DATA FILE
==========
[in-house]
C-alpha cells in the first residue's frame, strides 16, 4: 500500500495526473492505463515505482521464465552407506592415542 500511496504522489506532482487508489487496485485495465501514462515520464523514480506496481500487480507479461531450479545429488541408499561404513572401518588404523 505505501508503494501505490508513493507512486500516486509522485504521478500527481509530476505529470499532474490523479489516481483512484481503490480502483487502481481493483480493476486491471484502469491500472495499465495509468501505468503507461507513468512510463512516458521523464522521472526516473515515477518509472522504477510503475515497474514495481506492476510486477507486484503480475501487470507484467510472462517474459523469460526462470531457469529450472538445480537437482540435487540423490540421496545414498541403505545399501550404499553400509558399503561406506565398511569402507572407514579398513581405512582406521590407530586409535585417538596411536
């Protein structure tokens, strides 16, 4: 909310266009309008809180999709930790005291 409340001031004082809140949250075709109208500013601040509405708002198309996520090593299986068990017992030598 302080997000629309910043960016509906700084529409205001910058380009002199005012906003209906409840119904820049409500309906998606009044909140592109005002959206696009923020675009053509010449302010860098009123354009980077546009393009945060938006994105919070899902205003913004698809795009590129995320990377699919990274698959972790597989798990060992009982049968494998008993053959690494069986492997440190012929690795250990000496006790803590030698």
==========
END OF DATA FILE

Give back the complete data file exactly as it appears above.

[in-house]
C-alpha cells in the first residue's frame, strides 16, 4: 500500500495526473492505463515505482521464465552407506592415542 500511496504522489506532482487508489487496485485495465501514462515520464523514480506496481500487480507479461531450479545429488541408499561404513572401518588404523 505505501508503494501505490508513493507512486500516486509522485504521478500527481509530476505529470499532474490523479489516481483512484481503490480502483487502481481493483480493476486491471484502469491500472495499465495509468501505468503507461507513468512510463512516458521523464522521472526516473515515477518509472522504477510503475515497474514495481506492476510486477507486484503480475501487470507484467510472462517474459523469460526462470531457469529450472538445480537437482540435487540423490540421496545414498541403505545399501550404499553400509558399503561406506565398511569402507572407514579398513581405512582406521590407530586409535585417538596411536
């Protein structure tokens, strides 16, 4: 909310266009309008809180999709930790005291 409340001031004082809140949250075709109208500013601040509405708002198309996520090593299986068990017992030598 302080997000629309910043960016509906700084529409205001910058380009002199005012906003209906409840119904820049409500309906998606009044909140592109005002959206696009923020675009053509010449302010860098009123354009980077546009393009945060938006994105919070899902205003913004698809795009590129995320990377699919990274698959972790597989798990060992009982049968494998008993053959690494069986492997440190012929690795250990000496006790803590030698």